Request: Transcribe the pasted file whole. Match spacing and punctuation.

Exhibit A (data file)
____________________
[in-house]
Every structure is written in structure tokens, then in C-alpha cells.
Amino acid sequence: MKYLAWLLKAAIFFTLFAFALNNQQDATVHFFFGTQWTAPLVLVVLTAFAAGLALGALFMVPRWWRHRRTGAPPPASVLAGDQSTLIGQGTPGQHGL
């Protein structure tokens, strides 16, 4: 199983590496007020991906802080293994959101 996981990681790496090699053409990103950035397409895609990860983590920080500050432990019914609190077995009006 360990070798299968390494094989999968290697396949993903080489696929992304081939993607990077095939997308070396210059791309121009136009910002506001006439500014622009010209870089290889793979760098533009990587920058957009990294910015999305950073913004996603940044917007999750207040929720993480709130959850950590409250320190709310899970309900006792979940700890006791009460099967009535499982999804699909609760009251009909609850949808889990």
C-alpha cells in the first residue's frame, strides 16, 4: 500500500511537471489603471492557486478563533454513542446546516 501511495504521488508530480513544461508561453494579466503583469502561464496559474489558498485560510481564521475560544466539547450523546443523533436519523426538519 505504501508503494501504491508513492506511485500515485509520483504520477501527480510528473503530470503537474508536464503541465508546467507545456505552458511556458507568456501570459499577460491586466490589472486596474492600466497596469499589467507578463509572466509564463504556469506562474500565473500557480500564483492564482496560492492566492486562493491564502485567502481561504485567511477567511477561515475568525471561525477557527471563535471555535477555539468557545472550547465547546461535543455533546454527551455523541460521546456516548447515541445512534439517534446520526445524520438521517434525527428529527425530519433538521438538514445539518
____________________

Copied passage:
[in-house]
Every structure is written in structure tokens, then in C-alpha cells.
Amino acid sequence: MKYLAWLLKAAIFFTLFAFALNNQQDATVHFFFGTQWTAPLVLVVLTAFAAGLALGALFMVPRWWRHRRTGAPPPASVLAGDQSTLIGQGTPGQHGL
């Protein structure tokens, strides 16, 4: 199983590496007020991906802080293994959101 996981990681790496090699053409990103950035397409895609990860983590920080500050432990019914609190077995009006 360990070798299968390494094989999968290697396949993903080489696929992304081939993607990077095939997308070396210059791309121009136009910002506001006439500014622009010209870089290889793979760098533009990587920058957009990294910015999305950073913004996603940044917007999750207040929720993480709130959850950590409250320190709310899970309900006792979940700890006791009460099967009535499982999804699909609760009251009909609850949808889990």
C-alpha cells in the first residue's frame, strides 16, 4: 500500500511537471489603471492557486478563533454513542446546516 501511495504521488508530480513544461508561453494579466503583469502561464496559474489558498485560510481564521475560544466539547450523546443523533436519523426538519 505504501508503494501504491508513492506511485500515485509520483504520477501527480510528473503530470503537474508536464503541465508546467507545456505552458511556458507568456501570459499577460491586466490589472486596474492600466497596469499589467507578463509572466509564463504556469506562474500565473500557480500564483492564482496560492492566492486562493491564502485567502481561504485567511477567511477561515475568525471561525477557527471563535471555535477555539468557545472550547465547546461535543455533546454527551455523541460521546456516548447515541445512534439517534446520526445524520438521517434525527428529527425530519433538521438538514445539518